The Wilderness Below Your Feet
By ALAN FEUER
IT must have been the third or fourth day — time, by that point, had started to dissolve — when I stood in camping gear on Fifth Avenue, waiting as my companions went to purchase waterproof waders at the Orvis store. We had already hiked through sewers in the Bronx, slept in a basement boiler room, passed a dusty evening in a train tunnel; we were soiled and sleep-deprived, and we smelled of rotting socks. Yet no one on that sidewalk seemed to notice. As I stood among the businessmen and fashionable women, it dawned on me that New Yorkers — an ostensibly perceptive lot — sometimes see only what’s directly in front of their eyes.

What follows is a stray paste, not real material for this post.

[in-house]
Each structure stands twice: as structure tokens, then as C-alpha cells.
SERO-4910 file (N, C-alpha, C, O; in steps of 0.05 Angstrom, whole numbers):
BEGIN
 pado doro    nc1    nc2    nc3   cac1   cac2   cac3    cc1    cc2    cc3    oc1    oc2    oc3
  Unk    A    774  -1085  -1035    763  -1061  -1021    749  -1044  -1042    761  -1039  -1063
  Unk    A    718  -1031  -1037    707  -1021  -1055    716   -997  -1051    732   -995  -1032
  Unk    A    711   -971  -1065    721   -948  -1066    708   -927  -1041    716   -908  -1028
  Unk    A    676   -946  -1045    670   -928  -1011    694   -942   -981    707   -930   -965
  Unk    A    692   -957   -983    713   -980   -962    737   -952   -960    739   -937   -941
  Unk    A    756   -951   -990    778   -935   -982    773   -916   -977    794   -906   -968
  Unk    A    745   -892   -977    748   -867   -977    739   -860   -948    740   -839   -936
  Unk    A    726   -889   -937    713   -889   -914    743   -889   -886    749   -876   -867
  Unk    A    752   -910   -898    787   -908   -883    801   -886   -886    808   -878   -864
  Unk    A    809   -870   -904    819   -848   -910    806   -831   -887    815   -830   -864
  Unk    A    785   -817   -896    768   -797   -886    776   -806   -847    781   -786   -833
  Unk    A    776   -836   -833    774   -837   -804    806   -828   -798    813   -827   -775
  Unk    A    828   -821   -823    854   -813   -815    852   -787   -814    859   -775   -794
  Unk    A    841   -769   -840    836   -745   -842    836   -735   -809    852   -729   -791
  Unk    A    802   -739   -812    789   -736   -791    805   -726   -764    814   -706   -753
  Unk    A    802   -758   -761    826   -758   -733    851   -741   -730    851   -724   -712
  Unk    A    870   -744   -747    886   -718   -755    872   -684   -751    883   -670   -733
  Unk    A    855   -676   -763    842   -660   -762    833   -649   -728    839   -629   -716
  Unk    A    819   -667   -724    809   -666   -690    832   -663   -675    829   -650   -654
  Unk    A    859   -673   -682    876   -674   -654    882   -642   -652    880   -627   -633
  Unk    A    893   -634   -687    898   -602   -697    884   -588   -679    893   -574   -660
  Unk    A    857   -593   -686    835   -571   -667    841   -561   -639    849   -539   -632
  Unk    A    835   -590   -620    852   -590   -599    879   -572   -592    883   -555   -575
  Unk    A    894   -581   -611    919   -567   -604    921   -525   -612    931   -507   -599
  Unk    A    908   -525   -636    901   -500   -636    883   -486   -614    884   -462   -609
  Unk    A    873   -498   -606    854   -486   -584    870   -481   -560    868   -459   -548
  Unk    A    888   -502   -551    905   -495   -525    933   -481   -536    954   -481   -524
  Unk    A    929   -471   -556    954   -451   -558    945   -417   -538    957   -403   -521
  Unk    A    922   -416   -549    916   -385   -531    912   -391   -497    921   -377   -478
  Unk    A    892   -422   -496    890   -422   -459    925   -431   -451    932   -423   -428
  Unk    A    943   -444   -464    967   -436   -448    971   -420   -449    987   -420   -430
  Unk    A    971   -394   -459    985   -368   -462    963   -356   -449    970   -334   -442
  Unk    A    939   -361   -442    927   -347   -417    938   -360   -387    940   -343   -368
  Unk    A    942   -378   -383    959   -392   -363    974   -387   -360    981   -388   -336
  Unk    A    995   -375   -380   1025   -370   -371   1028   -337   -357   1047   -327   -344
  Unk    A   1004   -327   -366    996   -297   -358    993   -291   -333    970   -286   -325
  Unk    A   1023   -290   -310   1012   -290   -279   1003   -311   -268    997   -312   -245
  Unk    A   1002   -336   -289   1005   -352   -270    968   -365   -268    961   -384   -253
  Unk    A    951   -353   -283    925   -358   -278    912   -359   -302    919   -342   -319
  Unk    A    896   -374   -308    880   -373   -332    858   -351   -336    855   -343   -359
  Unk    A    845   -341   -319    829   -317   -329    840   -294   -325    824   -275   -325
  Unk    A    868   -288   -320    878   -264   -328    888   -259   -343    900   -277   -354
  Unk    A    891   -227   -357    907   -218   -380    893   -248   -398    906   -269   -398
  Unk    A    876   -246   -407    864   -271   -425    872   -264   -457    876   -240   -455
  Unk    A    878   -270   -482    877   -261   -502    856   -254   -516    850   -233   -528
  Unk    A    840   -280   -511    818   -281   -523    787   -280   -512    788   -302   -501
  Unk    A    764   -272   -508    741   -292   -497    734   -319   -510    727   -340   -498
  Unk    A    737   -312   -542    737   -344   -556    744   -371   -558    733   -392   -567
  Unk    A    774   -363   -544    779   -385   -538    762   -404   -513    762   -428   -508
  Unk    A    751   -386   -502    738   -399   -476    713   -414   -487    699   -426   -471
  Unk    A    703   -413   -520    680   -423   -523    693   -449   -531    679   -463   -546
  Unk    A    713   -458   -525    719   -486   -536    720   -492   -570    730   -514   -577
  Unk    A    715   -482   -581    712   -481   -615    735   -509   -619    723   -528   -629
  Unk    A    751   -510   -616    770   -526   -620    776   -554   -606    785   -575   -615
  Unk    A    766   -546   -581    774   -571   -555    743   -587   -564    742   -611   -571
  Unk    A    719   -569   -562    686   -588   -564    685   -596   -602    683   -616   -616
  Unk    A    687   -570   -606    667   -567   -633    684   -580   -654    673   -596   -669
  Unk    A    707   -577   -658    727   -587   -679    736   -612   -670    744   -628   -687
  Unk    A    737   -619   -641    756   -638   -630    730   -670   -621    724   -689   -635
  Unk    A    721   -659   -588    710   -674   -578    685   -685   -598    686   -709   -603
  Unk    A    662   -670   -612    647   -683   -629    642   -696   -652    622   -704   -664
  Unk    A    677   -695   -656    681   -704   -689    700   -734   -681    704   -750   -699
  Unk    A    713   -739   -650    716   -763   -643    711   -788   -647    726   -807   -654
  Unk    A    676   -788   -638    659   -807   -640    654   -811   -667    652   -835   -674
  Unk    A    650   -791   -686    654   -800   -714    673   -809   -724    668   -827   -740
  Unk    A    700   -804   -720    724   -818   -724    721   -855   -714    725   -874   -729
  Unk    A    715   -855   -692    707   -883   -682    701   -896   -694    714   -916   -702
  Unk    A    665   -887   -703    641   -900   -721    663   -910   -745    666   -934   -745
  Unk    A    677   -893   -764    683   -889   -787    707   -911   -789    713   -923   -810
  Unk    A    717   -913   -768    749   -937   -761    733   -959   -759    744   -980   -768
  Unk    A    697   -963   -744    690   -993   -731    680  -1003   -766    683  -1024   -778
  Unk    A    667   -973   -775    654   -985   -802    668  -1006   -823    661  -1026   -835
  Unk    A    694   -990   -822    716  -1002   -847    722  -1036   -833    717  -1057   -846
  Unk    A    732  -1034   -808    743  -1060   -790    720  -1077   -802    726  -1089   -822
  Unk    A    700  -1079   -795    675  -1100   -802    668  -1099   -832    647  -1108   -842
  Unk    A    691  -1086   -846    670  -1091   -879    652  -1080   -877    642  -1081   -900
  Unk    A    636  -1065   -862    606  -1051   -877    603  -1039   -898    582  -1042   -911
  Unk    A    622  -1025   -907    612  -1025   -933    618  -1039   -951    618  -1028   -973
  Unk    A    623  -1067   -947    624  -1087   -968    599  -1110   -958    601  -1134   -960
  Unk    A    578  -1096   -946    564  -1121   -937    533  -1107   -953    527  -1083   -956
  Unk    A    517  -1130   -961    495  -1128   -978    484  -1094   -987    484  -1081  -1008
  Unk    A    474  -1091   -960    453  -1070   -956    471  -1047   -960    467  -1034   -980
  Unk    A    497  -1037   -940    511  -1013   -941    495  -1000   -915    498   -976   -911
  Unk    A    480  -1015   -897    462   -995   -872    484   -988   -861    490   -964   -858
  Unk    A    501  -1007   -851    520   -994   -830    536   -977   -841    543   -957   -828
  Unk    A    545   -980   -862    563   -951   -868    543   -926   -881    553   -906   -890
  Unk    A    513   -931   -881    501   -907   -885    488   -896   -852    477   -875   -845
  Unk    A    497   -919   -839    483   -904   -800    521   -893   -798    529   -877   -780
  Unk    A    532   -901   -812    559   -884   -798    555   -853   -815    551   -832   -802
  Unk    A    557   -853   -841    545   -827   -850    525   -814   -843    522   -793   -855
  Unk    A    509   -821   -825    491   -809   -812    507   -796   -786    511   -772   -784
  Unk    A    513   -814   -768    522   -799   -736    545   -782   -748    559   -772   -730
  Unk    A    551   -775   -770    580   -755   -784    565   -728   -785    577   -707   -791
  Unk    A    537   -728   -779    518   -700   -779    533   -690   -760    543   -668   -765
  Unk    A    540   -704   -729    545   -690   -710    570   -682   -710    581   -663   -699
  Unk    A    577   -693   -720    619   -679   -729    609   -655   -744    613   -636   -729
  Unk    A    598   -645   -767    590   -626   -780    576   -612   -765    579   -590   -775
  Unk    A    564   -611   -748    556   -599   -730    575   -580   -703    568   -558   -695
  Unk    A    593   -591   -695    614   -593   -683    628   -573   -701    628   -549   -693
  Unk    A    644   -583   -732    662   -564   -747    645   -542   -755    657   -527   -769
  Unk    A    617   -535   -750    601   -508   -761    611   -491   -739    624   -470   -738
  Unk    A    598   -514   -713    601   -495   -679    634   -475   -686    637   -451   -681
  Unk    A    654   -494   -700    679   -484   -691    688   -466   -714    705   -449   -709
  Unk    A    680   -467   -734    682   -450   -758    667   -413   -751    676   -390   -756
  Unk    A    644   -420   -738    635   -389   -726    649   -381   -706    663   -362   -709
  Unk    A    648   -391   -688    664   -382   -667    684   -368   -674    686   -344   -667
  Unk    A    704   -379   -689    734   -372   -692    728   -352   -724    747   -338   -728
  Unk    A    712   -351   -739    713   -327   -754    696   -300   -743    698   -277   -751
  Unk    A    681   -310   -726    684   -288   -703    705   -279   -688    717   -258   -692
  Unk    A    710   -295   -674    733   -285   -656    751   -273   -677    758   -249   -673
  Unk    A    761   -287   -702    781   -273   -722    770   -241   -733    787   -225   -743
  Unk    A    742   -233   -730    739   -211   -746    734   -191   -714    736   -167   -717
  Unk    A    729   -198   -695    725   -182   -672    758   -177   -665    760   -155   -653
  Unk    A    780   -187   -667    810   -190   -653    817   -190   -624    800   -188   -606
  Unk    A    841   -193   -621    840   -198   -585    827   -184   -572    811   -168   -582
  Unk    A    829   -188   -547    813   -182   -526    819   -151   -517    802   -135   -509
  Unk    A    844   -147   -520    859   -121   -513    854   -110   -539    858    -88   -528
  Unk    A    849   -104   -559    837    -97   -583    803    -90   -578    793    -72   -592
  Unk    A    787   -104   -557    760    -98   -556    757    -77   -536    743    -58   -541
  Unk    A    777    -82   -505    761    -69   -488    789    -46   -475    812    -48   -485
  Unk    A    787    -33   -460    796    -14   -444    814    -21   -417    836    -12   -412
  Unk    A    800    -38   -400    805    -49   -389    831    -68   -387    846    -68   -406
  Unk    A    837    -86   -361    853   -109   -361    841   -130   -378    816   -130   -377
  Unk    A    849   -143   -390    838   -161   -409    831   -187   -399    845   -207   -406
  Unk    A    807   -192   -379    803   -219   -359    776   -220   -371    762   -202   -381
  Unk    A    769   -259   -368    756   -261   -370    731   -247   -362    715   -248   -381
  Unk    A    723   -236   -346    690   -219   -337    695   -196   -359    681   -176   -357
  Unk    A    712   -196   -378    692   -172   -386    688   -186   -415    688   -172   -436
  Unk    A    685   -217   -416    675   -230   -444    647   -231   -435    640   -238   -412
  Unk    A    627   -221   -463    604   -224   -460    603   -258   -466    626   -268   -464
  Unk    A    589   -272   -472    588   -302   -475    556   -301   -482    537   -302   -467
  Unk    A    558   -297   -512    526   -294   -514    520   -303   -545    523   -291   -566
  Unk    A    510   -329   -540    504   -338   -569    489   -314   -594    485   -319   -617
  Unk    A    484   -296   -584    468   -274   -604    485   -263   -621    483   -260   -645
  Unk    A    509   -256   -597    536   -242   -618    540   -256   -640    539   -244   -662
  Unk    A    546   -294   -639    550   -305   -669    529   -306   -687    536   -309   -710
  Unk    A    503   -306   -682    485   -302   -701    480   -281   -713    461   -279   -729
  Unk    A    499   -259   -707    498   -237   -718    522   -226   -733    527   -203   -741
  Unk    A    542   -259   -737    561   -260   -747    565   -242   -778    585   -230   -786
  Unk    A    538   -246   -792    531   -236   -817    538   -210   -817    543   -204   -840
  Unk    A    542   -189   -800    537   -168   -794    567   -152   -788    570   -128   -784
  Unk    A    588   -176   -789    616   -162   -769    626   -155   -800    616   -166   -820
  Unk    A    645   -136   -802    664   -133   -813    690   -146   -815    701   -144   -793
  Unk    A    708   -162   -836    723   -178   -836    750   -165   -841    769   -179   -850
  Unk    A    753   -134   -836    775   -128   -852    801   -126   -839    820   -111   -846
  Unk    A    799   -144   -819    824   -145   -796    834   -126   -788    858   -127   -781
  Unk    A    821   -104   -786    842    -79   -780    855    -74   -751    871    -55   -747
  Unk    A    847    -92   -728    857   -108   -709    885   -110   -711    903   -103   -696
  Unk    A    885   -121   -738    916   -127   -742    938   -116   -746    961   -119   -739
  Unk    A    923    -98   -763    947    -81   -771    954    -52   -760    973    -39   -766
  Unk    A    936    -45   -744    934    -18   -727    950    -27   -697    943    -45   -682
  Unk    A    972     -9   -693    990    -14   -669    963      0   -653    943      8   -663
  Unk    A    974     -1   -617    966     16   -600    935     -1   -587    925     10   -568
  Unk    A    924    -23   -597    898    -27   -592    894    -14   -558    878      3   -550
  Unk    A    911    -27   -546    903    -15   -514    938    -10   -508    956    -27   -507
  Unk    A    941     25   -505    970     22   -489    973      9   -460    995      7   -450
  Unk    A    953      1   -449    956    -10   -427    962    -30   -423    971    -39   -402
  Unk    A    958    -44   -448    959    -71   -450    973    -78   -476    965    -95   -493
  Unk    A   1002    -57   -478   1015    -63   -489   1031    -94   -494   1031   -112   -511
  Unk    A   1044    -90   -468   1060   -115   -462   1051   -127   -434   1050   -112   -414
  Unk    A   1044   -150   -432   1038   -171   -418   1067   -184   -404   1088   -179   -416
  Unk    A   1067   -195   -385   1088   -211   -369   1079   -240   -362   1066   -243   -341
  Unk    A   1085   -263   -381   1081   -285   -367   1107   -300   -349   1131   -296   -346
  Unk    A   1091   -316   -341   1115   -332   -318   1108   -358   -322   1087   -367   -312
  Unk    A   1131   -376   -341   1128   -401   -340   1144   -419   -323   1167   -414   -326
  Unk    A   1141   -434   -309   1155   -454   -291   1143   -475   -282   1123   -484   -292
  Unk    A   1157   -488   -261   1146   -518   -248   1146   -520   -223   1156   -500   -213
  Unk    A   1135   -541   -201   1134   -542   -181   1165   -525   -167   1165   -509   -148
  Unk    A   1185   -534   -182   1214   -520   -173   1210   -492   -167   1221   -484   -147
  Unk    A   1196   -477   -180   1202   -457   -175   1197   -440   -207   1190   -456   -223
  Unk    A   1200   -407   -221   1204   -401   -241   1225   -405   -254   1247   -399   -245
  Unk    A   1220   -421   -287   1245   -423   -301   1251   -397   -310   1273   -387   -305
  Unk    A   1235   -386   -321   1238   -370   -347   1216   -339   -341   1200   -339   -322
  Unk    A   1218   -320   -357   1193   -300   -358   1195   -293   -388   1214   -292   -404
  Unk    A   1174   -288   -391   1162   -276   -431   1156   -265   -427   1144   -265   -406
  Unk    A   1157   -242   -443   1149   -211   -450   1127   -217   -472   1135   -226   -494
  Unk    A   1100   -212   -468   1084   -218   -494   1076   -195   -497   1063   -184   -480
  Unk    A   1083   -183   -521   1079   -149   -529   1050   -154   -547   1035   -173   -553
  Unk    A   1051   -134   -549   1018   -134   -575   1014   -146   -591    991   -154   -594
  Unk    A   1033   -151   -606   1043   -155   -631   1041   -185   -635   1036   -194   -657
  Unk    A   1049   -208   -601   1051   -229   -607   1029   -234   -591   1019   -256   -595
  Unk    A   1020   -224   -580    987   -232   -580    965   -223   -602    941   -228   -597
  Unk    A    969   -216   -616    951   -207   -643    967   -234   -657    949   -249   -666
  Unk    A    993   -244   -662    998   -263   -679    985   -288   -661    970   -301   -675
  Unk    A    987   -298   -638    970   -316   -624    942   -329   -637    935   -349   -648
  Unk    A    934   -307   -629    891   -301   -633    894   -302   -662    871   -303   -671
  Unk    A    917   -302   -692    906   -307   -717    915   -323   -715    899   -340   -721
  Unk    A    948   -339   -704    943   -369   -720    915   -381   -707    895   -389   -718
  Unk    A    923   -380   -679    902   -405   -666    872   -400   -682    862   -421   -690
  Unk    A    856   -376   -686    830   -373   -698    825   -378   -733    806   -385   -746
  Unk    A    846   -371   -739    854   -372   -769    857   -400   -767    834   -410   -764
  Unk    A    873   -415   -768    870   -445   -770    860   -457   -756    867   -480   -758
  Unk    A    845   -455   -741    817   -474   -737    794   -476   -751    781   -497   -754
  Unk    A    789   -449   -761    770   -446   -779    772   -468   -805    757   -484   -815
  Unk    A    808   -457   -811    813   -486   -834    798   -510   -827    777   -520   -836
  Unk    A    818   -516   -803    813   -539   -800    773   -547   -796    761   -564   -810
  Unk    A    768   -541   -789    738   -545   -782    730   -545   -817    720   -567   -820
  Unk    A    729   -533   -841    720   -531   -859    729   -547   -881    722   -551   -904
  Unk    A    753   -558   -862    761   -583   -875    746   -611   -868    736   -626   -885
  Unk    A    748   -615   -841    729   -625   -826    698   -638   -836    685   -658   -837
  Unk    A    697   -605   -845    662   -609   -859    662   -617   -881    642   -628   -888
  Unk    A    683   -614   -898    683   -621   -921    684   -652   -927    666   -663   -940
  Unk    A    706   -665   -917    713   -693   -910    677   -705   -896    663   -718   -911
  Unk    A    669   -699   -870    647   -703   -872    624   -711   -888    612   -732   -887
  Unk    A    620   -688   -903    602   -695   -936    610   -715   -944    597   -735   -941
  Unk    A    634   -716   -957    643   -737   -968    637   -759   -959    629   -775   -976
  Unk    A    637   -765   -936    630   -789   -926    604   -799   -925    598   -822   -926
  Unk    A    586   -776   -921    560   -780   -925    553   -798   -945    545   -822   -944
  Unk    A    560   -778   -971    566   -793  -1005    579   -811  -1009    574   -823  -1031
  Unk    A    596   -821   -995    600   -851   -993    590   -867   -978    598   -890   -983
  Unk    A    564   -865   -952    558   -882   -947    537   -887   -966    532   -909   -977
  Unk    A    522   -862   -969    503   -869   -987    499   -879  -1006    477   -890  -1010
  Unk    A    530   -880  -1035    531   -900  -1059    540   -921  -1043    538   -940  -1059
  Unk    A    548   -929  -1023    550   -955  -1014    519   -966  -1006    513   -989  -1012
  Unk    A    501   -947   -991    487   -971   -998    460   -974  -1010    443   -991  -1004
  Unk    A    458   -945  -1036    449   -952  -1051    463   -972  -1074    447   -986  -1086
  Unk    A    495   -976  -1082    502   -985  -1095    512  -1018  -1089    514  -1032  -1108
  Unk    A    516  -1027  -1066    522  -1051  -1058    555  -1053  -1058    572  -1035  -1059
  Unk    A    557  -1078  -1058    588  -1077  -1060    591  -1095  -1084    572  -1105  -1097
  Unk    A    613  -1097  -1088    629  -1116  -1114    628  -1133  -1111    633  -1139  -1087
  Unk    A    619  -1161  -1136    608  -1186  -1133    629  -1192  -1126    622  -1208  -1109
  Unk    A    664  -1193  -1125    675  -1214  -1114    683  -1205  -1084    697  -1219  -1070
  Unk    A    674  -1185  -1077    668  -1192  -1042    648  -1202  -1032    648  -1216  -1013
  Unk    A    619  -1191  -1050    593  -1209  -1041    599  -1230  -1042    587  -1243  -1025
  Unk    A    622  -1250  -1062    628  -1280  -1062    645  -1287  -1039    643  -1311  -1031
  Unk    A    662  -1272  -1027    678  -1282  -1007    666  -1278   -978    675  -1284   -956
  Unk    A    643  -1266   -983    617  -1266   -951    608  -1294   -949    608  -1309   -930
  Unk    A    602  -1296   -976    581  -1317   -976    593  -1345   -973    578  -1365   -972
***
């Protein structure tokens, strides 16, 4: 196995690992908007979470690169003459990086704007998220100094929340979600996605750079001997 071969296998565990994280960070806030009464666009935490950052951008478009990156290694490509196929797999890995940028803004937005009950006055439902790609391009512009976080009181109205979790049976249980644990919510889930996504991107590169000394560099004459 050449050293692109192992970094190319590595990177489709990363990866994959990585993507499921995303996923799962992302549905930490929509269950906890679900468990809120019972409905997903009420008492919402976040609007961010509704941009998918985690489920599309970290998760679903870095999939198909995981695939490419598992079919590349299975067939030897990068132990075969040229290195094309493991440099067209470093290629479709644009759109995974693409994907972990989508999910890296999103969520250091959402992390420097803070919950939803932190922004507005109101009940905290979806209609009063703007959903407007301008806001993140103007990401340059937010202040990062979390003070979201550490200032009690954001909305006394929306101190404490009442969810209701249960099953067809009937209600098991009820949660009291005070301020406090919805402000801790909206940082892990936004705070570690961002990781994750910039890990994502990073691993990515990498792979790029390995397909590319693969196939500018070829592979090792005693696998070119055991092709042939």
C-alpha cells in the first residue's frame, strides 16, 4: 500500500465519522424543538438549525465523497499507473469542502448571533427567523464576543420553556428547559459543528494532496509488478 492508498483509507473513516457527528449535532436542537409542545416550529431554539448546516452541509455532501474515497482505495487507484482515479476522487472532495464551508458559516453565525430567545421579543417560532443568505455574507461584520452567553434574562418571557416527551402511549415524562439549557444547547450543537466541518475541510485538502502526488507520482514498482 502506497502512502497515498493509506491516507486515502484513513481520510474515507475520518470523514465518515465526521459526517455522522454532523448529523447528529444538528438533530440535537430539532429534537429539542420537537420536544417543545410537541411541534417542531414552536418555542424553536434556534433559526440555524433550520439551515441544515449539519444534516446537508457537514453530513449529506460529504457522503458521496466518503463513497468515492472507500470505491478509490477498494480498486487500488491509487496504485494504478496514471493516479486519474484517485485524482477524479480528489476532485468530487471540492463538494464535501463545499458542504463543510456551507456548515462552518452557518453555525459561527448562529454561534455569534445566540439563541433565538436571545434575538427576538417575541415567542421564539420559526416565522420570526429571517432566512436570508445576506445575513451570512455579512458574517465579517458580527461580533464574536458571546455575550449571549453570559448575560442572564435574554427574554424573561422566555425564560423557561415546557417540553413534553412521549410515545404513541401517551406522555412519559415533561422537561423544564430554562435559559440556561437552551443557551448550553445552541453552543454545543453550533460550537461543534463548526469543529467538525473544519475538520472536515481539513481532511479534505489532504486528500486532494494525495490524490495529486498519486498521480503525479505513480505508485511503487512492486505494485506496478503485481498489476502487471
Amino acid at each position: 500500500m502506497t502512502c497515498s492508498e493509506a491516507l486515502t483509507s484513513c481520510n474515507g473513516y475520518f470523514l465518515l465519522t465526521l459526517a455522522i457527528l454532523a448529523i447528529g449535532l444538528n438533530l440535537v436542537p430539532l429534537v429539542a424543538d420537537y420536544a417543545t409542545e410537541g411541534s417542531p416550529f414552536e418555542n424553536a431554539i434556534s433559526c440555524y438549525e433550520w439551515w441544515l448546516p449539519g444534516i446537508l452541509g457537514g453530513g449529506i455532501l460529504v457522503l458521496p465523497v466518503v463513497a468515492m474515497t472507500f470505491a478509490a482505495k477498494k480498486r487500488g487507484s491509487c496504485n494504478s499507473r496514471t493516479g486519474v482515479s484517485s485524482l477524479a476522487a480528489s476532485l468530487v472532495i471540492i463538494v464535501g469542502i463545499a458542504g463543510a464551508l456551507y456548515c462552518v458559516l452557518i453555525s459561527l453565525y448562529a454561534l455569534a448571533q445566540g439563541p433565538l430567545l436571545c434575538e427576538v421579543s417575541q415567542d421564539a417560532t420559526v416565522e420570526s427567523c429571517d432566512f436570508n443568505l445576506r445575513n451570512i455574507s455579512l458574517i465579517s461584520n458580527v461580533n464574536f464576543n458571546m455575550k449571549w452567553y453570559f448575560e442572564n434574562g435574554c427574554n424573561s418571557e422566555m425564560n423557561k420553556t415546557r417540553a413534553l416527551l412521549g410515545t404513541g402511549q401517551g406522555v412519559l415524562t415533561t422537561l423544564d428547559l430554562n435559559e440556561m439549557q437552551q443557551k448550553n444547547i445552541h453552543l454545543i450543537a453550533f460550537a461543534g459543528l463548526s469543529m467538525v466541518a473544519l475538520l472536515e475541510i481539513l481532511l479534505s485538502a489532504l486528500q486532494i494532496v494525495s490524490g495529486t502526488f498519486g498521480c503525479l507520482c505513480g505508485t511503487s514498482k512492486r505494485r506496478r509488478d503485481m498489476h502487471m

I suppose that’s not a bad way to think about the urban expedition we were on: a taxing, baffling, five-day journey into New York’s underground, the purpose of which, its planners said, was to expose the city’s skeleton, to render visible its invisible marvels. The trip’s conceiver, Erling Kagge, a 47-year-old Norwegian adventurer, had ascended Mount Everest and trekked on foot to both the North and South poles. His partner, Steve Duncan, a 32-year-old student of public history, had logged more than a decade exploring subways, sewers and storm drains. Last month, the two of them forged a new frontier: an extended exploration of the subterranean city, during which they lived inside the subsurface infrastructure, sleeping on the trail, as it were.